5. Affordable Farm Input Program: I wonder when leadership will ever think that this program was a bad idea from the get-go. I’ll chime what many have been screaming for the past years, let Malawians buy cheap fertilizer. Chilima had it in his manifesto, but like I said, these things are jokes to them. In 2024, some villages had less than 10 people receiving cheap fertilizer from a village of 500 or more. In Machinjiri, you had 2 people share a bag of fertilizer, and yet both have farms that need more. This program has proven to be a disaster, and at most, has been the easiest way for people to steal money from it.

I could go on and on about the challenges that are being faced, but the major one is, that citizens no longer have faith in the current leadership. Zero! What we know is we elected someone who likes to travel, and boy did we give him the lottery ticket to travel as much as he can, while he can. I have never seen a president who does not like staying in his country. I lie, Buhari made it worse for Nigerians, but maybe that’s where Chakwera draws his inspiration from.

What is even worse is that there is no sign that we are getting a candidate who can sit in the president’s seat and turn this mess around. Furthermore, having someone like Peter Mutharika take back the position is risky. The man is too old, and we’d risk having to plan another…. I’ll take back my thoughts.

Public Perception

If you could ask Malawians who they would likely vote for in the September 2025 elections for president, you’d get three different answers. I’ll categorize them as follows:

  1. Never Again: this is the response I keep getting from some of the people I ask. The reason, is they have been too disappointed with the person they voted for and how he is steering the wheel that they would rather never vote again. I noticed that I keep getting this response from people who are 50 and above, those who needed to convince themselves that it was right to vote for MCP because the atrocities committed during the one-party era are still fresh in their minds. And here they are being let down again.
  2. Better the Devil I know: these are the people who have convinced themselves that the DPP leadership is better than what they are currently witnessing. I have heard this a lot in minibuses where people chime “DPP used to steal, but that money would trickle down to us. These guys are stealing and the money keeps circulating between them while we suffer”. I’ll let you digest that by yourself.
  3. These guys, I guess: these are the people who were so disgusted by DPP’s leadership, they do not like this leadership either but do not know where else to go. They wish for someone new to show up on the scene, but in the scenario that no one does, they stick to their lesser evil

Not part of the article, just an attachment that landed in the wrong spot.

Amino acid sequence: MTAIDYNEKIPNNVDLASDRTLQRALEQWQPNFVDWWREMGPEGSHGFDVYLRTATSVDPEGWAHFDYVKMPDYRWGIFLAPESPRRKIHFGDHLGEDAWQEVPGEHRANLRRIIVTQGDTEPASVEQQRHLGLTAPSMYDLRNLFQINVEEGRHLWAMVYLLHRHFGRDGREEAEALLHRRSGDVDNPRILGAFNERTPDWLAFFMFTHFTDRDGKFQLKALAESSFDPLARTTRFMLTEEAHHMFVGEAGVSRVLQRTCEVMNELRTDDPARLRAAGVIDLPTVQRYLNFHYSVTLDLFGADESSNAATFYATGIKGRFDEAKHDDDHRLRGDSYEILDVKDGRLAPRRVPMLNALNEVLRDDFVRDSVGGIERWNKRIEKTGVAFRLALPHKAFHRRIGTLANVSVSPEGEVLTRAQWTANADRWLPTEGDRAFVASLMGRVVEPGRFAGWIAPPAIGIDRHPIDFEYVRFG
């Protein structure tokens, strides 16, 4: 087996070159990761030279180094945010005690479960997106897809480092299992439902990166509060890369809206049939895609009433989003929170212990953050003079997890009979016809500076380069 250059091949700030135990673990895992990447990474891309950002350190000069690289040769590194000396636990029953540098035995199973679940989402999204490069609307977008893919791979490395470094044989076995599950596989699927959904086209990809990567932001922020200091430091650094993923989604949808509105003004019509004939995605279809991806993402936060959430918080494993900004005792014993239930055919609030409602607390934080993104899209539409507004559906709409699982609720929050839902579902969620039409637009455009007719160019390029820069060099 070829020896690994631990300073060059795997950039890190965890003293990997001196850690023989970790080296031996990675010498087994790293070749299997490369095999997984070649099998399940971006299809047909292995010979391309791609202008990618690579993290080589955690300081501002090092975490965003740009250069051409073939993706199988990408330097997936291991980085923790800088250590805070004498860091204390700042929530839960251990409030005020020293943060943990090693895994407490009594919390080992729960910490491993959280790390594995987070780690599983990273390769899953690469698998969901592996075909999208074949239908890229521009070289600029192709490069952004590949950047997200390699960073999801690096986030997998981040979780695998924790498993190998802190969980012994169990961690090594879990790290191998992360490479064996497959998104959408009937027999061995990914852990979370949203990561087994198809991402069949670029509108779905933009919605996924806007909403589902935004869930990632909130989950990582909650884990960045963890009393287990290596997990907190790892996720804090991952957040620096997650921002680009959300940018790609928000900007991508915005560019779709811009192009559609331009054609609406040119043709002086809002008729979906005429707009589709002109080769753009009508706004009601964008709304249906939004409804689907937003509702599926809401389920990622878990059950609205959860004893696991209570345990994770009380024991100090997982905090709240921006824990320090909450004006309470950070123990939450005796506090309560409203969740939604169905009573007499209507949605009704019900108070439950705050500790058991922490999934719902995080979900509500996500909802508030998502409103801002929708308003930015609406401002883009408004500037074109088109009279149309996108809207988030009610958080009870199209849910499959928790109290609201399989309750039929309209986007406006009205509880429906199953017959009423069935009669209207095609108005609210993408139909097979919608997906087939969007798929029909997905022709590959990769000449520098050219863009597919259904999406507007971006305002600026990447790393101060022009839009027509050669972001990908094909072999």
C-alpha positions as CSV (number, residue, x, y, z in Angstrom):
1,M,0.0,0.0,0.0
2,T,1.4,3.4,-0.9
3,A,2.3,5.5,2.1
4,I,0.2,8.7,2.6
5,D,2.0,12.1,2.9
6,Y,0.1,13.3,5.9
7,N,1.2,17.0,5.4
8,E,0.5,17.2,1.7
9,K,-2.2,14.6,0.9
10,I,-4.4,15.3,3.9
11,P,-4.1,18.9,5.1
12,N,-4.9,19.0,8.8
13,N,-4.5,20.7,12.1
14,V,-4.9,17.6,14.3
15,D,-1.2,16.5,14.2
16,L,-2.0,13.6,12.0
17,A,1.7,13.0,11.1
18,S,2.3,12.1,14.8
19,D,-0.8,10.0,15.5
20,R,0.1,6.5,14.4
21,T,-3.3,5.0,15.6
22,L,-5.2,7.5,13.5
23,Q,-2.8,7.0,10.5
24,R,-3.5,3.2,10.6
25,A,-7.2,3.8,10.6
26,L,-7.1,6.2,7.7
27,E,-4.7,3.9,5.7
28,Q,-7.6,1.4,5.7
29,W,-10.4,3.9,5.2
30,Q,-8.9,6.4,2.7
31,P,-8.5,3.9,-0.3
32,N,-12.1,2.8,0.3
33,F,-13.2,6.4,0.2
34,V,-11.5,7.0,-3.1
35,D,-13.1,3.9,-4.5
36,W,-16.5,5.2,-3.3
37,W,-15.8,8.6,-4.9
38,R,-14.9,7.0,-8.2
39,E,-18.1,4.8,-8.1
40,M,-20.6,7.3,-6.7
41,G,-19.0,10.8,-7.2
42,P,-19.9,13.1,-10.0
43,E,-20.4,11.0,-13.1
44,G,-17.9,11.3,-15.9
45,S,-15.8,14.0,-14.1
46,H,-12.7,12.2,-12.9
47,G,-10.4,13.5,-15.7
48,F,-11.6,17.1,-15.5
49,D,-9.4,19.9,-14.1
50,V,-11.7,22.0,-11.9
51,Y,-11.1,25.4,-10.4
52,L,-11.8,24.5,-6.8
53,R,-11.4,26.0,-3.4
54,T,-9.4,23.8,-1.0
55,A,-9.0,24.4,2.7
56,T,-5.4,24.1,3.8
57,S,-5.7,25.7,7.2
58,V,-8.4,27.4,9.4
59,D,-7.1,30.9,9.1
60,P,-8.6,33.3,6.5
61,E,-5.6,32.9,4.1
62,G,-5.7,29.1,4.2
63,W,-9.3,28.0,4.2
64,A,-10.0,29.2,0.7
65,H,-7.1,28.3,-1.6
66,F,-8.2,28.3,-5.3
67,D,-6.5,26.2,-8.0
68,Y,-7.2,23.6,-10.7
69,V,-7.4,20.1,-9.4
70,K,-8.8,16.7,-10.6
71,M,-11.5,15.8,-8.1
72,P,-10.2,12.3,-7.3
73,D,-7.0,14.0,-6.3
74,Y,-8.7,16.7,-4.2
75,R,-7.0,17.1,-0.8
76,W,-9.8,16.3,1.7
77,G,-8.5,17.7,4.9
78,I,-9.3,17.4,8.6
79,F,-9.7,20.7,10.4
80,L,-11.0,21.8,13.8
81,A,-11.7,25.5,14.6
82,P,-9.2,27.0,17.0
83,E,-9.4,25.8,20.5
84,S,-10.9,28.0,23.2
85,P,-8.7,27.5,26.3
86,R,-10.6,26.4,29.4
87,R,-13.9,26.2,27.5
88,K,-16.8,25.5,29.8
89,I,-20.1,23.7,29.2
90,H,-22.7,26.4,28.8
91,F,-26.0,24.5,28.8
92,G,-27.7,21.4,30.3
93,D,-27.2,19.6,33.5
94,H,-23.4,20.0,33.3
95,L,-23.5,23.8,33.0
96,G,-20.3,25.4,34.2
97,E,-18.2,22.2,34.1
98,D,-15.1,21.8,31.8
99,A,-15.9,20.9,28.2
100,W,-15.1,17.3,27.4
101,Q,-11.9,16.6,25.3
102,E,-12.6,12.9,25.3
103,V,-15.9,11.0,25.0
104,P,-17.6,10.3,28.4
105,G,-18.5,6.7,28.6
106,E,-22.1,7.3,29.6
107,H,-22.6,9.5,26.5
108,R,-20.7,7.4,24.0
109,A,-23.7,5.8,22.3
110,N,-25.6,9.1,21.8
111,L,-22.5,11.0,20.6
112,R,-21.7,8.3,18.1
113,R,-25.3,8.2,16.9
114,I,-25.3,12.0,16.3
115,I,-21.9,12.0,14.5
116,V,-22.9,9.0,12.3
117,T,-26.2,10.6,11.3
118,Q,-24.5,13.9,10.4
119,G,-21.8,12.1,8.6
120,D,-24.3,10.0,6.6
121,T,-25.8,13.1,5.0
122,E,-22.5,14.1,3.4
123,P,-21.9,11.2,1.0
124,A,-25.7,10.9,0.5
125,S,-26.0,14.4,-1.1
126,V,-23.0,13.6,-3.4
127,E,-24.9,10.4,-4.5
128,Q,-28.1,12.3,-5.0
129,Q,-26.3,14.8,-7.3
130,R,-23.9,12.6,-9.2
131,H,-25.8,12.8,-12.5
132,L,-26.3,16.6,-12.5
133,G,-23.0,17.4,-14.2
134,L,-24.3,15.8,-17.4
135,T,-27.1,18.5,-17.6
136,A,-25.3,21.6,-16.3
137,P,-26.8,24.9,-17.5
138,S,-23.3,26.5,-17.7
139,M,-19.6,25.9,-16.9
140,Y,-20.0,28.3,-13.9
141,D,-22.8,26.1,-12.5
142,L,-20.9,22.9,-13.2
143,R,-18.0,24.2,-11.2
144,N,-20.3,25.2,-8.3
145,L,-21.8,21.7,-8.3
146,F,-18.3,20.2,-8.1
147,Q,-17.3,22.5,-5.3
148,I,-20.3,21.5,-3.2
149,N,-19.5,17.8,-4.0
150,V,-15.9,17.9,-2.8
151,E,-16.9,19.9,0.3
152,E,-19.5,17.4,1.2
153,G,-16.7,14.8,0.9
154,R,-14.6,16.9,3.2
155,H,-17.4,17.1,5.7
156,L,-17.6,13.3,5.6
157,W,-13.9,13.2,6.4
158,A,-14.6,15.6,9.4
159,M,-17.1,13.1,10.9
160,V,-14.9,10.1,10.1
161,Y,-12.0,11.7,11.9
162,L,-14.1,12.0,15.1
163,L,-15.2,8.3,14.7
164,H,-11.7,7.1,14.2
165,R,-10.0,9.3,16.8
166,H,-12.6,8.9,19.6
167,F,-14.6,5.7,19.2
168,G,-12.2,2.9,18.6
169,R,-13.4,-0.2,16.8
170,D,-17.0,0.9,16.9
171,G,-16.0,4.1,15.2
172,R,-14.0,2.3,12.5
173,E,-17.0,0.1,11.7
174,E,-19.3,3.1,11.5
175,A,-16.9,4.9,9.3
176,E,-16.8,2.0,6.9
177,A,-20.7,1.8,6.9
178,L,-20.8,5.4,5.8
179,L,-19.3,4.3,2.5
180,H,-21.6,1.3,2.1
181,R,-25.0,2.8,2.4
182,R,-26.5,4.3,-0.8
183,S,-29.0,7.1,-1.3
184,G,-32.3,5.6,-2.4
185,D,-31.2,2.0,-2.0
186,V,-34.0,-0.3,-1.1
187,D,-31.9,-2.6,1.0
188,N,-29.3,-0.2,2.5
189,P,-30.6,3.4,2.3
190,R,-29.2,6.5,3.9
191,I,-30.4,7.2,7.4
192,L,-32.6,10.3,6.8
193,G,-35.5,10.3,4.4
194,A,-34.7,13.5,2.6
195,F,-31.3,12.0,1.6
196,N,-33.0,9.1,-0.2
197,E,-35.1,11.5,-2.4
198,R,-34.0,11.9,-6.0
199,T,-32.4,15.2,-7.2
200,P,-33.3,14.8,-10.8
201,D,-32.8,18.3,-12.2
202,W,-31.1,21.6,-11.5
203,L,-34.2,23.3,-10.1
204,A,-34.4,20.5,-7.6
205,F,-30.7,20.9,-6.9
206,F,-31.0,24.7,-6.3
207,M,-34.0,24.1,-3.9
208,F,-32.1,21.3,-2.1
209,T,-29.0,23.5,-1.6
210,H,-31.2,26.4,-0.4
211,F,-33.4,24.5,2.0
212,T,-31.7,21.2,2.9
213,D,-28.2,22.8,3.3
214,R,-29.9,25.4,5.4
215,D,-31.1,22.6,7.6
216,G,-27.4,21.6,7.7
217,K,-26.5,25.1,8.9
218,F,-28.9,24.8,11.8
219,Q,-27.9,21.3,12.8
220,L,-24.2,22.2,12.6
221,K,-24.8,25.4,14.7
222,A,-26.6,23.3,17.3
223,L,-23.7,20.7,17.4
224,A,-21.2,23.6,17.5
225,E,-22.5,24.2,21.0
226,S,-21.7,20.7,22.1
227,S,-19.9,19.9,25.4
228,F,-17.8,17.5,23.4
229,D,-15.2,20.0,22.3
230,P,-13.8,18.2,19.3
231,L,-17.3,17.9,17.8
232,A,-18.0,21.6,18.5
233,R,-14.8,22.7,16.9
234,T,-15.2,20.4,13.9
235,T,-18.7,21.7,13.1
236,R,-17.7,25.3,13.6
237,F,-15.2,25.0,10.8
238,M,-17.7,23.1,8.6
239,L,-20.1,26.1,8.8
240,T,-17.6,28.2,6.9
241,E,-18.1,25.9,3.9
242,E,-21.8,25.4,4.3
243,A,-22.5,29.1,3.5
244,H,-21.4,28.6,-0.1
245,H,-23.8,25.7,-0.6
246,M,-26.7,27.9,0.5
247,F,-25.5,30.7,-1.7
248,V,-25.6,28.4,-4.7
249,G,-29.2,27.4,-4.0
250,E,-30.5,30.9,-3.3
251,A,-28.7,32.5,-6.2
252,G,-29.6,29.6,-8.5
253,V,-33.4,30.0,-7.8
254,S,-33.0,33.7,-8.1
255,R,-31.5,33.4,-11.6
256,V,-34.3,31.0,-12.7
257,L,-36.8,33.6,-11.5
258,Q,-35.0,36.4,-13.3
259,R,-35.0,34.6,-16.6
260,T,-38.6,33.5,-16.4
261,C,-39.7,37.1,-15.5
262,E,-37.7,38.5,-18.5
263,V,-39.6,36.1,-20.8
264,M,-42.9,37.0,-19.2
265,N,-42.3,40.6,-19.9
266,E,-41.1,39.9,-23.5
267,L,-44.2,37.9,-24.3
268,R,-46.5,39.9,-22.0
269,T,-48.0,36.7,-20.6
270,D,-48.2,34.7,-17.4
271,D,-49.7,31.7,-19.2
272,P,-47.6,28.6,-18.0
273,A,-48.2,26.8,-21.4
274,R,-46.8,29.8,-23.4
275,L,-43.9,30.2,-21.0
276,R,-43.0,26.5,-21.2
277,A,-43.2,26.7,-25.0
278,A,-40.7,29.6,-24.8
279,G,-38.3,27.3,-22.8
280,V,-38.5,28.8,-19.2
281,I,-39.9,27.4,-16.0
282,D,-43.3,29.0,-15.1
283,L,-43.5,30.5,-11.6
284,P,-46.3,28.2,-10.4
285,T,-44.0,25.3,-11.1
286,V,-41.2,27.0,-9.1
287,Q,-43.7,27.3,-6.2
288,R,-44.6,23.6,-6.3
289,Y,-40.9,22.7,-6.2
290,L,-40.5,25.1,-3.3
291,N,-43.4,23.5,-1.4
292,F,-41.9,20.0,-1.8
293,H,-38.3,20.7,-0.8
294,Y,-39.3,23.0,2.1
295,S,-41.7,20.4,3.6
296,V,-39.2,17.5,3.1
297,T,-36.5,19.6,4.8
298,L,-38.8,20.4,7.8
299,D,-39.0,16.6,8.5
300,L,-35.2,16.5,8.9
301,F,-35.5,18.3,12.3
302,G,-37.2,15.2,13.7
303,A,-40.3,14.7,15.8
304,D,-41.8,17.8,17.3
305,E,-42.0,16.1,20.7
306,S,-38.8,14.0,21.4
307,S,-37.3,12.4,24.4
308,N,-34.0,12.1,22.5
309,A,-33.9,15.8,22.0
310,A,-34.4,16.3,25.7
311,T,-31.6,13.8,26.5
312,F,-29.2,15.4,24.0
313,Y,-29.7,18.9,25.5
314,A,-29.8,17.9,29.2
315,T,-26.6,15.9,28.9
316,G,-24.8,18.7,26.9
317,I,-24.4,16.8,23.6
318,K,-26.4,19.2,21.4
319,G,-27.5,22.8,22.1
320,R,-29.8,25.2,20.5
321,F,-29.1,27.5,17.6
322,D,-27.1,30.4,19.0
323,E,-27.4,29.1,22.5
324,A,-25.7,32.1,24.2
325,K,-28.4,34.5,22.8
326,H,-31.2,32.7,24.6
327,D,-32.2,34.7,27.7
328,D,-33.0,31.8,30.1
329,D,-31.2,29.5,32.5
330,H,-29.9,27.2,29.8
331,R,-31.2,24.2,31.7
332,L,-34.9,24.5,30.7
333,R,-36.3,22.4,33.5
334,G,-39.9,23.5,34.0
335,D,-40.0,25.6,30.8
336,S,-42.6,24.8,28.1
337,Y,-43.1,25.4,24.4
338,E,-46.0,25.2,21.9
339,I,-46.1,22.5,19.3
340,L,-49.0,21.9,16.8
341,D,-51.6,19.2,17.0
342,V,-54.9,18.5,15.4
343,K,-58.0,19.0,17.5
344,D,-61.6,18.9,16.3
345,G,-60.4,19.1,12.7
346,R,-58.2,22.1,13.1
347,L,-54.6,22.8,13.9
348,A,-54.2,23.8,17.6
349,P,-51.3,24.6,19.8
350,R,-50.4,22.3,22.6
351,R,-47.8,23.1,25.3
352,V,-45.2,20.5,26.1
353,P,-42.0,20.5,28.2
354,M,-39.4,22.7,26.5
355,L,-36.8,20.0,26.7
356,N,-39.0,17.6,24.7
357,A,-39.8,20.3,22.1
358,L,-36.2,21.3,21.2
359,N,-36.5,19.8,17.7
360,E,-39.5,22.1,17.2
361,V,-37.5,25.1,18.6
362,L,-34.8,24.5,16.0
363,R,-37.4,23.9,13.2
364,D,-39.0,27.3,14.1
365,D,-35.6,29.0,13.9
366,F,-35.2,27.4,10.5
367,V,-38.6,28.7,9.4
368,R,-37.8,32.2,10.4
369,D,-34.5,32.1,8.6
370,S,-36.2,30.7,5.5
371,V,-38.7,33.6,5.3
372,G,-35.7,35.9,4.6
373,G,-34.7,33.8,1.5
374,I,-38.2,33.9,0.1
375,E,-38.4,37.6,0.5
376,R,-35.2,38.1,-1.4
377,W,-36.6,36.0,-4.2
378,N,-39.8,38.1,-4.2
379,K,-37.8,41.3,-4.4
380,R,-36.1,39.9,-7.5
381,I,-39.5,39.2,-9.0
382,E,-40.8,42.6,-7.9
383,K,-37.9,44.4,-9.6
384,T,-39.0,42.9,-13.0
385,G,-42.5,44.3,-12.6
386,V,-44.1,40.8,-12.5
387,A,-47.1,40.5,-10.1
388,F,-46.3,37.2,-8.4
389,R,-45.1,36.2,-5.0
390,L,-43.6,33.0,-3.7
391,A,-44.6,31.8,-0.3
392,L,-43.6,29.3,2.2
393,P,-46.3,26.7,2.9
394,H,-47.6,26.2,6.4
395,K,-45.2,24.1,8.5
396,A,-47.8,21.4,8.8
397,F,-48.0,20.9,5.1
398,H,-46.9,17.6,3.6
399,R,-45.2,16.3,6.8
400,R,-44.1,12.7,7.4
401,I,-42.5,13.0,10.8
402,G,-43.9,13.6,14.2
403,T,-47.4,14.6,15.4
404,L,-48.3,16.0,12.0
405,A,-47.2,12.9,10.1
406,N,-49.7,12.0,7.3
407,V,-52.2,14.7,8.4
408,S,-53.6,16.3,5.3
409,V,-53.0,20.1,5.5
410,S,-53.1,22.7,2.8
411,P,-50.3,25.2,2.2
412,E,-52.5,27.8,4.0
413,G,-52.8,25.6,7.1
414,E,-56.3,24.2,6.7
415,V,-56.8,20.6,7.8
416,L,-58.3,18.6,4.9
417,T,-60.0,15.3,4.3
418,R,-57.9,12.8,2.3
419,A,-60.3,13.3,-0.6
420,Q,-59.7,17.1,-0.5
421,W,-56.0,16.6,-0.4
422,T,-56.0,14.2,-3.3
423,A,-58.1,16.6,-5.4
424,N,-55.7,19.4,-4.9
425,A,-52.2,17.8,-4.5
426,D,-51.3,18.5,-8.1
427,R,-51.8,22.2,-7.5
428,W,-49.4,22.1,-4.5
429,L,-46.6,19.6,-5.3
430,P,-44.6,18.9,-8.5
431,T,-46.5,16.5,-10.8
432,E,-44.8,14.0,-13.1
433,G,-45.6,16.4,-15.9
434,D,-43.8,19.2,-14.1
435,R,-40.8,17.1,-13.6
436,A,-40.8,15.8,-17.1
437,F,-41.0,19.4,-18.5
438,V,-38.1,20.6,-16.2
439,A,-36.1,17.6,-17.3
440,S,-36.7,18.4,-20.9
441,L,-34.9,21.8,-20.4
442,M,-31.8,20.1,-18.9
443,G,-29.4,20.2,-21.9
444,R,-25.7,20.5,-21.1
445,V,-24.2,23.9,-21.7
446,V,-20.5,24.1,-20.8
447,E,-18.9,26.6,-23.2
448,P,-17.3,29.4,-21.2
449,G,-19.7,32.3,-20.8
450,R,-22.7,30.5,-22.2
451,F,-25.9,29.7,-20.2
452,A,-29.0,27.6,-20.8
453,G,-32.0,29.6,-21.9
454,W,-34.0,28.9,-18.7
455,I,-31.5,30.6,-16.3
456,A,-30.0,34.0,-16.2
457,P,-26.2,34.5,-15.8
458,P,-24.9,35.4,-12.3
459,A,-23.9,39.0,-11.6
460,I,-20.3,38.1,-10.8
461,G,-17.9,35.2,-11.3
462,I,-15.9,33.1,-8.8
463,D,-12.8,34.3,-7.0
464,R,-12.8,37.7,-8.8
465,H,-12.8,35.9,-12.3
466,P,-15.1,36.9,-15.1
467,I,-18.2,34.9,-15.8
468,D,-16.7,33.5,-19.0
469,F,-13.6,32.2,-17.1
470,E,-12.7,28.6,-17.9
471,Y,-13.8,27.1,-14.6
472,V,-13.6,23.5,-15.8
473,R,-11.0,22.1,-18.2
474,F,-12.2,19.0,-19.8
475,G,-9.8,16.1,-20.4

Now, with Nankhumwa stating that he might share his political direction in the coming days; a lot of people have started fantasizing that the best thing for him would be to partner with Chilima. Chilima to position as the president, while he becomes his vice. This is a fantasy I find to be farfetched, but the political environment in Malawi is too volatile that we cannot rule it out.

However, with 50+1 still being the mark to cross to get that president’s seat, I can assume that we will see more alliances coming up. And boy, will we be up for a show.

Share with me your thoughts on the topic in the comment section below.

5 thoughts on “Malawi’s Black Canvas: Seeking a Worthy President for 2025

  1. And I quote:
    “What is… worse… there is no sign that we are getting a candidate who… can turn this mess around. Furthermore, having someone like Peter Mutharika… is risky…. too old….”

    Thats my dilemna. Chakwera has failed to halt corruption, nepotism and economic downturn. Peter presided failed the same test. Chilima is embroiled corruption allegations. Nankumwa has doubtful background. I personally can’t give my vote to all these. We need new totems!

    1. Some great insights shared.
      Malawi will need a dynamic leader with a high regard for excellence.
      I do not see it in the aspirants being paraded thus far. The canvas is indeed blank.

Leave a Reply

Your email address will not be published. Required fields are marked *

This site uses Akismet to reduce spam. Learn how your comment data is processed.